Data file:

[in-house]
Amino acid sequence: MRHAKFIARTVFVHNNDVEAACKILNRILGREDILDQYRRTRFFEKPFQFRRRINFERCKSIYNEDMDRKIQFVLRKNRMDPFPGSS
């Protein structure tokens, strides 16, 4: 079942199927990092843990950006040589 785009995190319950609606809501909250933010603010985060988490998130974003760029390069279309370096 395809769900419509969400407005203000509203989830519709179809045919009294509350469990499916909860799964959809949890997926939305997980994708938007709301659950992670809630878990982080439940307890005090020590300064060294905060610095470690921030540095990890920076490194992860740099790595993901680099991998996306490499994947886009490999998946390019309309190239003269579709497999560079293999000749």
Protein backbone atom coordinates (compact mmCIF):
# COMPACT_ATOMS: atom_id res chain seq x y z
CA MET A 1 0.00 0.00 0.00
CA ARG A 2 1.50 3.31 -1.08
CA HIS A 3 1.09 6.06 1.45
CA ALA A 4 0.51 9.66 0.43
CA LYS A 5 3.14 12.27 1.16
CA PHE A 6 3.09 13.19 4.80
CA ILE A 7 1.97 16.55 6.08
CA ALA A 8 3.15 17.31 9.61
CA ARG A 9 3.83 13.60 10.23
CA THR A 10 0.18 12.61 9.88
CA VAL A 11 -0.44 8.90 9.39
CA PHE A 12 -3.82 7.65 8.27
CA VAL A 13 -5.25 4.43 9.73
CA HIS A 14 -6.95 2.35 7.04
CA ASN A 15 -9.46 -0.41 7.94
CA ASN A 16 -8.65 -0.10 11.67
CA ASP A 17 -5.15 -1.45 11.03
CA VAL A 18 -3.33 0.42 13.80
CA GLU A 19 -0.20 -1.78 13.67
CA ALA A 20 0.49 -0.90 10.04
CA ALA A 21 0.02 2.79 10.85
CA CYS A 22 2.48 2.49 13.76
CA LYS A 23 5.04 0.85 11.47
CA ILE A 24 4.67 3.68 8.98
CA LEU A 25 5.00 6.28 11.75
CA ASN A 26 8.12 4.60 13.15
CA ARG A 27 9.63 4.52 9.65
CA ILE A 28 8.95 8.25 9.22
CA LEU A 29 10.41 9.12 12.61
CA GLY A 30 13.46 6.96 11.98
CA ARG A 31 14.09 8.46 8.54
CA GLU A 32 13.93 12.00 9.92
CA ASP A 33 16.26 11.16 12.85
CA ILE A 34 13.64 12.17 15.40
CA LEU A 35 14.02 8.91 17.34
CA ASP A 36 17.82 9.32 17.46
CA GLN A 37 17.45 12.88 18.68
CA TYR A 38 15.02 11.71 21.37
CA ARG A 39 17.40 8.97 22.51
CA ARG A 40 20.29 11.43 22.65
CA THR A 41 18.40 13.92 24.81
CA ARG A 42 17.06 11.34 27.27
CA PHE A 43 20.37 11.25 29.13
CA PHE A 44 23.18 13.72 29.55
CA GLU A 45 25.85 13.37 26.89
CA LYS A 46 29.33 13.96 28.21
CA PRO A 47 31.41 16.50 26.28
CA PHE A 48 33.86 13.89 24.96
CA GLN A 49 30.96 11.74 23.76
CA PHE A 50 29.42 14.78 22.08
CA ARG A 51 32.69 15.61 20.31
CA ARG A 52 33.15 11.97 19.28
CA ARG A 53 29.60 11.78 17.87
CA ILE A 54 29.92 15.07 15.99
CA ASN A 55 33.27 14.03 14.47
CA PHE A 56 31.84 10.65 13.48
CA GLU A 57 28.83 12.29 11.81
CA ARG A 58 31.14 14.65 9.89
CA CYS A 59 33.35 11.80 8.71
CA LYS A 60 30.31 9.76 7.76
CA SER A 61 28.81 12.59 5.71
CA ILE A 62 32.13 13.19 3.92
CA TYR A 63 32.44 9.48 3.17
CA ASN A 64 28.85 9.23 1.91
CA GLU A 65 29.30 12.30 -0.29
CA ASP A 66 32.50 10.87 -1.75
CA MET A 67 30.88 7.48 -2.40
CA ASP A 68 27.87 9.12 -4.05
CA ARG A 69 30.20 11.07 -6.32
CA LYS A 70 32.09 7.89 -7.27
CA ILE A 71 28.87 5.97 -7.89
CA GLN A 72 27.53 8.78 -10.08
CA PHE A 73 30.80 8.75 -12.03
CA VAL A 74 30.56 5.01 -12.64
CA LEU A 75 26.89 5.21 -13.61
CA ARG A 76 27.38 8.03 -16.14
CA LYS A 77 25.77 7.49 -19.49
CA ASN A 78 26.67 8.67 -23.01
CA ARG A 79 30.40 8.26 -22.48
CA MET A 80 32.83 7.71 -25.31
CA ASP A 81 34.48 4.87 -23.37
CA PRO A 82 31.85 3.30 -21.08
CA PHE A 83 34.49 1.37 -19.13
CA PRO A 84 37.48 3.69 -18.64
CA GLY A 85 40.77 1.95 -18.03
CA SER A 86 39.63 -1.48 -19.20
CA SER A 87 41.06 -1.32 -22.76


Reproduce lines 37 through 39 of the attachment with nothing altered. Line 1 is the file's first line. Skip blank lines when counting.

CA GLU A 32 13.93 12.00 9.92
CA ASP A 33 16.26 11.16 12.85
CA ILE A 34 13.64 12.17 15.40